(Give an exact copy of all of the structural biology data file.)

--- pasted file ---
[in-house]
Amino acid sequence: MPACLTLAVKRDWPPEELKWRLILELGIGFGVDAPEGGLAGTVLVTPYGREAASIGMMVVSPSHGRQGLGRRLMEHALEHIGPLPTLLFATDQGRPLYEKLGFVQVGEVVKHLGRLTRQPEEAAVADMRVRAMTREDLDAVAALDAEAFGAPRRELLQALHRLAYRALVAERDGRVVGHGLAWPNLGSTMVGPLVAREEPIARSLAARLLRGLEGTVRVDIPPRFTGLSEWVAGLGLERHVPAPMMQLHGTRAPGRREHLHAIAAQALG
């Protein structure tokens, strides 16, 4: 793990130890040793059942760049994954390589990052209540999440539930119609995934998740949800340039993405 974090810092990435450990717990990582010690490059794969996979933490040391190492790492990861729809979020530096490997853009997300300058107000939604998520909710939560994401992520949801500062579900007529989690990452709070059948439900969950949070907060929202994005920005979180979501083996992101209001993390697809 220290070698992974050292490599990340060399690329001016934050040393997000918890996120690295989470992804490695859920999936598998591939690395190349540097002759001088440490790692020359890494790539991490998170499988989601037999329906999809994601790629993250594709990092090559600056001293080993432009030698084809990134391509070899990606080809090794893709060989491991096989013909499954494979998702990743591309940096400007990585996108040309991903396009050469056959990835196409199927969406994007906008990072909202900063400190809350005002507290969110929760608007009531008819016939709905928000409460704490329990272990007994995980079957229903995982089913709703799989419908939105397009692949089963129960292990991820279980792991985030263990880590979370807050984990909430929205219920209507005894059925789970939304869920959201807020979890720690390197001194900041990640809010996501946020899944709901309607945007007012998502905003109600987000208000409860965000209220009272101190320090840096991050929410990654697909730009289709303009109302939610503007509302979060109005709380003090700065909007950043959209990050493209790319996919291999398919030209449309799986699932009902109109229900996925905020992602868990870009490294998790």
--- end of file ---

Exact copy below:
[in-house]
Amino acid sequence: MPACLTLAVKRDWPPEELKWRLILELGIGFGVDAPEGGLAGTVLVTPYGREAASIGMMVVSPSHGRQGLGRRLMEHALEHIGPLPTLLFATDQGRPLYEKLGFVQVGEVVKHLGRLTRQPEEAAVADMRVRAMTREDLDAVAALDAEAFGAPRRELLQALHRLAYRALVAERDGRVVGHGLAWPNLGSTMVGPLVAREEPIARSLAARLLRGLEGTVRVDIPPRFTGLSEWVAGLGLERHVPAPMMQLHGTRAPGRREHLHAIAAQALG
């Protein structure tokens, strides 16, 4: 793990130890040793059942760049994954390589990052209540999440539930119609995934998740949800340039993405 974090810092990435450990717990990582010690490059794969996979933490040391190492790492990861729809979020530096490997853009997300300058107000939604998520909710939560994401992520949801500062579900007529989690990452709070059948439900969950949070907060929202994005920005979180979501083996992101209001993390697809 220290070698992974050292490599990340060399690329001016934050040393997000918890996120690295989470992804490695859920999936598998591939690395190349540097002759001088440490790692020359890494790539991490998170499988989601037999329906999809994601790629993250594709990092090559600056001293080993432009030698084809990134391509070899990606080809090794893709060989491991096989013909499954494979998702990743591309940096400007990585996108040309991903396009050469056959990835196409199927969406994007906008990072909202900063400190809350005002507290969110929760608007009531008819016939709905928000409460704490329990272990007994995980079957229903995982089913709703799989419908939105397009692949089963129960292990991820279980792991985030263990880590979370807050984990909430929205219920209507005894059925789970939304869920959201807020979890720690390197001194900041990640809010996501946020899944709901309607945007007012998502905003109600987000208000409860965000209220009272101190320090840096991050929410990654697909730009289709303009109302939610503007509302979060109005709380003090700065909007950043959209990050493209790319996919291999398919030209449309799986699932009902109109229900996925905020992602868990870009490294998790």